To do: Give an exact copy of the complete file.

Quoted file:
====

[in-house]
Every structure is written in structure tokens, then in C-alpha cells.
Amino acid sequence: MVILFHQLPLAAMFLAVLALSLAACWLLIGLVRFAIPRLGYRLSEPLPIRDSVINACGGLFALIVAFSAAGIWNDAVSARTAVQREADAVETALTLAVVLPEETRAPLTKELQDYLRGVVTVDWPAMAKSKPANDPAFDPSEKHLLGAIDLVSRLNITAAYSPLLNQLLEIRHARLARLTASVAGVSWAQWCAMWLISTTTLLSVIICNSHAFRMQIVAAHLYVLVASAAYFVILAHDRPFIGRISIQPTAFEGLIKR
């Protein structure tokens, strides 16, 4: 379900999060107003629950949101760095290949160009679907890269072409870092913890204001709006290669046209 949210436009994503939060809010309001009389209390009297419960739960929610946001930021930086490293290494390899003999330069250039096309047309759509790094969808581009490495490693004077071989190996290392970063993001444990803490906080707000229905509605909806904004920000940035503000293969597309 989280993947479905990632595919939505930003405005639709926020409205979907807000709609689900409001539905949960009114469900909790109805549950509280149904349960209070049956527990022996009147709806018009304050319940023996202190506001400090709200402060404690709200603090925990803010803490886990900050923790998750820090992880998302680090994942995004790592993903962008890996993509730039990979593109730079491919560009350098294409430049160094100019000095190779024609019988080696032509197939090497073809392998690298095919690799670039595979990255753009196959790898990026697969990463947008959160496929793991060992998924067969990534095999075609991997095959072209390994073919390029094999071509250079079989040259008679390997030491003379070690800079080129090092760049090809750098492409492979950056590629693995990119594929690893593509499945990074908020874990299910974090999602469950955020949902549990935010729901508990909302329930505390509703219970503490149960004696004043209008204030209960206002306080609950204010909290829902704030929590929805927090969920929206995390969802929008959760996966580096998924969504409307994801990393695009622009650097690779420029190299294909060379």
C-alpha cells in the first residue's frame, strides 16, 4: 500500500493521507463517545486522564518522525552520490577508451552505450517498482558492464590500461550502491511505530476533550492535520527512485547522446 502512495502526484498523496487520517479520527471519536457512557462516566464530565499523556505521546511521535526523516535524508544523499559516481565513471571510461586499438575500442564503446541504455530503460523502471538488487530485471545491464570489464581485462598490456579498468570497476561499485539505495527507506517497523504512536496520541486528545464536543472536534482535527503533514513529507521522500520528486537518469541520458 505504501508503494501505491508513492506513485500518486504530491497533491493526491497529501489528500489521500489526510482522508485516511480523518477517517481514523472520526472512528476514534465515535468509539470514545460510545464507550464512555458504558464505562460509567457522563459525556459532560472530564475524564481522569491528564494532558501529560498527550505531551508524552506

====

[in-house]
Every structure is written in structure tokens, then in C-alpha cells.
Amino acid sequence: MVILFHQLPLAAMFLAVLALSLAACWLLIGLVRFAIPRLGYRLSEPLPIRDSVINACGGLFALIVAFSAAGIWNDAVSARTAVQREADAVETALTLAVVLPEETRAPLTKELQDYLRGVVTVDWPAMAKSKPANDPAFDPSEKHLLGAIDLVSRLNITAAYSPLLNQLLEIRHARLARLTASVAGVSWAQWCAMWLISTTTLLSVIICNSHAFRMQIVAAHLYVLVASAAYFVILAHDRPFIGRISIQPTAFEGLIKR
């Protein structure tokens, strides 16, 4: 379900999060107003629950949101760095290949160009679907890269072409870092913890204001709006290669046209 949210436009994503939060809010309001009389209390009297419960739960929610946001930021930086490293290494390899003999330069250039096309047309759509790094969808581009490495490693004077071989190996290392970063993001444990803490906080707000229905509605909806904004920000940035503000293969597309 989280993947479905990632595919939505930003405005639709926020409205979907807000709609689900409001539905949960009114469900909790109805549950509280149904349960209070049956527990022996009147709806018009304050319940023996202190506001400090709200402060404690709200603090925990803010803490886990900050923790998750820090992880998302680090994942995004790592993903962008890996993509730039990979593109730079491919560009350098294409430049160094100019000095190779024609019988080696032509197939090497073809392998690298095919690799670039595979990255753009196959790898990026697969990463947008959160496929793991060992998924067969990534095999075609991997095959072209390994073919390029094999071509250079079989040259008679390997030491003379070690800079080129090092760049090809750098492409492979950056590629693995990119594929690893593509499945990074908020874990299910974090999602469950955020949902549990935010729901508990909302329930505390509703219970503490149960004696004043209008204030209960206002306080609950204010909290829902704030929590929805927090969920929206995390969802929008959760996966580096998924969504409307994801990393695009622009650097690779420029190299294909060379």
C-alpha cells in the first residue's frame, strides 16, 4: 500500500493521507463517545486522564518522525552520490577508451552505450517498482558492464590500461550502491511505530476533550492535520527512485547522446 502512495502526484498523496487520517479520527471519536457512557462516566464530565499523556505521546511521535526523516535524508544523499559516481565513471571510461586499438575500442564503446541504455530503460523502471538488487530485471545491464570489464581485462598490456579498468570497476561499485539505495527507506517497523504512536496520541486528545464536543472536534482535527503533514513529507521522500520528486537518469541520458 505504501508503494501505491508513492506513485500518486504530491497533491493526491497529501489528500489521500489526510482522508485516511480523518477517517481514523472520526472512528476514534465515535468509539470514545460510545464507550464512555458504558464505562460509567457522563459525556459532560472530564475524564481522569491528564494532558501529560498527550505531551508524552506